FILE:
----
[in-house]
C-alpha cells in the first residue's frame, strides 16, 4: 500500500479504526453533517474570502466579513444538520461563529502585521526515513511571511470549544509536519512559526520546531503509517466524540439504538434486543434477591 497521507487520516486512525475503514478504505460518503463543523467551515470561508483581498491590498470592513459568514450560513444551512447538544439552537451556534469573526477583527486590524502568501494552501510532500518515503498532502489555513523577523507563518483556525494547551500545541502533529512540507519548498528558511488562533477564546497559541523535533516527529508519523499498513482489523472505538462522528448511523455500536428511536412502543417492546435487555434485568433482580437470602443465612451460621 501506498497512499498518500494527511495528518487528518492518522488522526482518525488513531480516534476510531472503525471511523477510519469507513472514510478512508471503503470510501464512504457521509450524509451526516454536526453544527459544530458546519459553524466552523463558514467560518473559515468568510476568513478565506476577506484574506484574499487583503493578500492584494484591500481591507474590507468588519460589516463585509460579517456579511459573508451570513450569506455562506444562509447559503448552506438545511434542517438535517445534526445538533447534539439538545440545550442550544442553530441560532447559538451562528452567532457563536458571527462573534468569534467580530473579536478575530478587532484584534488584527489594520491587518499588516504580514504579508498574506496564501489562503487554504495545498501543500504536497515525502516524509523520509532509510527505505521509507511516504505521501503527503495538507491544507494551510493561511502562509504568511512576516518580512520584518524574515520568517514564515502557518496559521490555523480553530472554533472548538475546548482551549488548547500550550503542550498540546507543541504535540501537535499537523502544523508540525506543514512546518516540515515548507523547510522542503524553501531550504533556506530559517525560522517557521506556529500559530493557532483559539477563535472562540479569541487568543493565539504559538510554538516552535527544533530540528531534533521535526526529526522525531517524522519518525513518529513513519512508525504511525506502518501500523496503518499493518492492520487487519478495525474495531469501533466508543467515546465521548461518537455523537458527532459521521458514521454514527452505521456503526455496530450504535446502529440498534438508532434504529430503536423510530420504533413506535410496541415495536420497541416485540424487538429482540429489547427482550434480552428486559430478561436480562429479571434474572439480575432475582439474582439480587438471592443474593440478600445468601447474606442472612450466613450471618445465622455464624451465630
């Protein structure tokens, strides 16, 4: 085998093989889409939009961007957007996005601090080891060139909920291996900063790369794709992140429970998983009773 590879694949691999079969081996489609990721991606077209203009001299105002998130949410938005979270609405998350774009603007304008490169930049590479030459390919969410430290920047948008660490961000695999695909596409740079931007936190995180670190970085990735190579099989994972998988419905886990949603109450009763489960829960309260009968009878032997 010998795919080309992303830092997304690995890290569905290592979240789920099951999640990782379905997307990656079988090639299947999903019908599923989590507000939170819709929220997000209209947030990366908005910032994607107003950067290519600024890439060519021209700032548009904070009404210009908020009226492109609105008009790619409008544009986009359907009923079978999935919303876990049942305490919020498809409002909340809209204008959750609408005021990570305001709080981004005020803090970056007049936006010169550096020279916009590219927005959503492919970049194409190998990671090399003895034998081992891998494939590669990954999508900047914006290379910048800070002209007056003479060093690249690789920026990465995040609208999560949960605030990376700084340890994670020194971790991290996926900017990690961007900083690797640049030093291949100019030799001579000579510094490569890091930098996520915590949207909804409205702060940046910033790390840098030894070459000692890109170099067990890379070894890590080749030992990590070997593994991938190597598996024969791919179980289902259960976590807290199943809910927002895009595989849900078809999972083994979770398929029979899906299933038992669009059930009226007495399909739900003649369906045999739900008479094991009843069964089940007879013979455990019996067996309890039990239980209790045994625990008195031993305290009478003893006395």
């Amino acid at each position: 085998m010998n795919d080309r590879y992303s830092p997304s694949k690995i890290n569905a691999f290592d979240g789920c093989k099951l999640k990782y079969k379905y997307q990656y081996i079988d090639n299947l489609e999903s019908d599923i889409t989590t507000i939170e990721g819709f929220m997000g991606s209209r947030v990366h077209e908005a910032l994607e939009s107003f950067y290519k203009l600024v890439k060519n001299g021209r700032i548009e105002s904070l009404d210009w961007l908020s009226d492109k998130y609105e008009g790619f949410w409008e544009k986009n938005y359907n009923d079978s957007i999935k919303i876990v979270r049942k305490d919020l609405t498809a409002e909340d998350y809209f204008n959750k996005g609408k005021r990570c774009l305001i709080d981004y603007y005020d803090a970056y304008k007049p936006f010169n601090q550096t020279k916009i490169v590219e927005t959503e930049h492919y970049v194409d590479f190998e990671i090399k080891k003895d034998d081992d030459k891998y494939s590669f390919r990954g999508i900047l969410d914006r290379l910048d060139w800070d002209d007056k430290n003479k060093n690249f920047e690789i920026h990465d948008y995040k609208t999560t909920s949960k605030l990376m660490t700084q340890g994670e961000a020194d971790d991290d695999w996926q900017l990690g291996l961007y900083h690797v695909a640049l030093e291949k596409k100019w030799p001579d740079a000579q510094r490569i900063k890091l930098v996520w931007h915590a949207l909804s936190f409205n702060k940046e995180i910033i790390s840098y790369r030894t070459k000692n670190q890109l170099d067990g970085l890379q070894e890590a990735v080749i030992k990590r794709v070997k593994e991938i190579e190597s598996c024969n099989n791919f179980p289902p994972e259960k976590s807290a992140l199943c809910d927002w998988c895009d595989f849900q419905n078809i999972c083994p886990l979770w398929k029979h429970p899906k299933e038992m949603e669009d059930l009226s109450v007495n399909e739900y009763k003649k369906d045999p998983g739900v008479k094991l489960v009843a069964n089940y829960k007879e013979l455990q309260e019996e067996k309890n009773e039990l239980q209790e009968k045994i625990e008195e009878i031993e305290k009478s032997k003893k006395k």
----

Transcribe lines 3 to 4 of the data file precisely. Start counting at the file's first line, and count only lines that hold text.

């Protein structure tokens, strides 16, 4: 085998093989889409939009961007957007996005601090080891060139909920291996900063790369794709992140429970998983009773 590879694949691999079969081996489609990721991606077209203009001299105002998130949410938005979270609405998350774009603007304008490169930049590479030459390919969410430290920047948008660490961000695999695909596409740079931007936190995180670190970085990735190579099989994972998988419905886990949603109450009763489960829960309260009968009878032997 010998795919080309992303830092997304690995890290569905290592979240789920099951999640990782379905997307990656079988090639299947999903019908599923989590507000939170819709929220997000209209947030990366908005910032994607107003950067290519600024890439060519021209700032548009904070009404210009908020009226492109609105008009790619409008544009986009359907009923079978999935919303876990049942305490919020498809409002909340809209204008959750609408005021990570305001709080981004005020803090970056007049936006010169550096020279916009590219927005959503492919970049194409190998990671090399003895034998081992891998494939590669990954999508900047914006290379910048800070002209007056003479060093690249690789920026990465995040609208999560949960605030990376700084340890994670020194971790991290996926900017990690961007900083690797640049030093291949100019030799001579000579510094490569890091930098996520915590949207909804409205702060940046910033790390840098030894070459000692890109170099067990890379070894890590080749030992990590070997593994991938190597598996024969791919179980289902259960976590807290199943809910927002895009595989849900078809999972083994979770398929029979899906299933038992669009059930009226007495399909739900003649369906045999739900008479094991009843069964089940007879013979455990019996067996309890039990239980209790045994625990008195031993305290009478003893006395």
């Amino acid at each position: 085998m010998n795919d080309r590879y992303s830092p997304s694949k690995i890290n569905a691999f290592d979240g789920c093989k099951l999640k990782y079969k379905y997307q990656y081996i079988d090639n299947l489609e999903s019908d599923i889409t989590t507000i939170e990721g819709f929220m997000g991606s209209r947030v990366h077209e908005a910032l994607e939009s107003f950067y290519k203009l600024v890439k060519n001299g021209r700032i548009e105002s904070l009404d210009w961007l908020s009226d492109k998130y609105e008009g790619f949410w409008e544009k986009n938005y359907n009923d079978s957007i999935k919303i876990v979270r049942k305490d919020l609405t498809a409002e909340d998350y809209f204008n959750k996005g609408k005021r990570c774009l305001i709080d981004y603007y005020d803090a970056y304008k007049p936006f010169n601090q550096t020279k916009i490169v590219e927005t959503e930049h492919y970049v194409d590479f190998e990671i090399k080891k003895d034998d081992d030459k891998y494939s590669f390919r990954g999508i900047l969410d914006r290379l910048d060139w800070d002209d007056k430290n003479k060093n690249f920047e690789i920026h990465d948008y995040k609208t999560t909920s949960k605030l990376m660490t700084q340890g994670e961000a020194d971790d991290d695999w996926q900017l990690g291996l961007y900083h690797v695909a640049l030093e291949k596409k100019w030799p001579d740079a000579q510094r490569i900063k890091l930098v996520w931007h915590a949207l909804s936190f409205n702060k940046e995180i910033i790390s840098y790369r030894t070459k000692n670190q890109l170099d067990g970085l890379q070894e890590a990735v080749i030992k990590r794709v070997k593994e991938i190579e190597s598996c024969n099989n791919f179980p289902p994972e259960k976590s807290a992140l199943c809910d927002w998988c895009d595989f849900q419905n078809i999972c083994p886990l979770w398929k029979h429970p899906k299933e038992m949603e669009d059930l009226s109450v007495n399909e739900y009763k003649k369906d045999p998983g739900v008479k094991l489960v009843a069964n089940y829960k007879e013979l455990q309260e019996e067996k309890n009773e039990l239980q209790e009968k045994i625990e008195e009878i031993e305290k009478s032997k003893k006395k």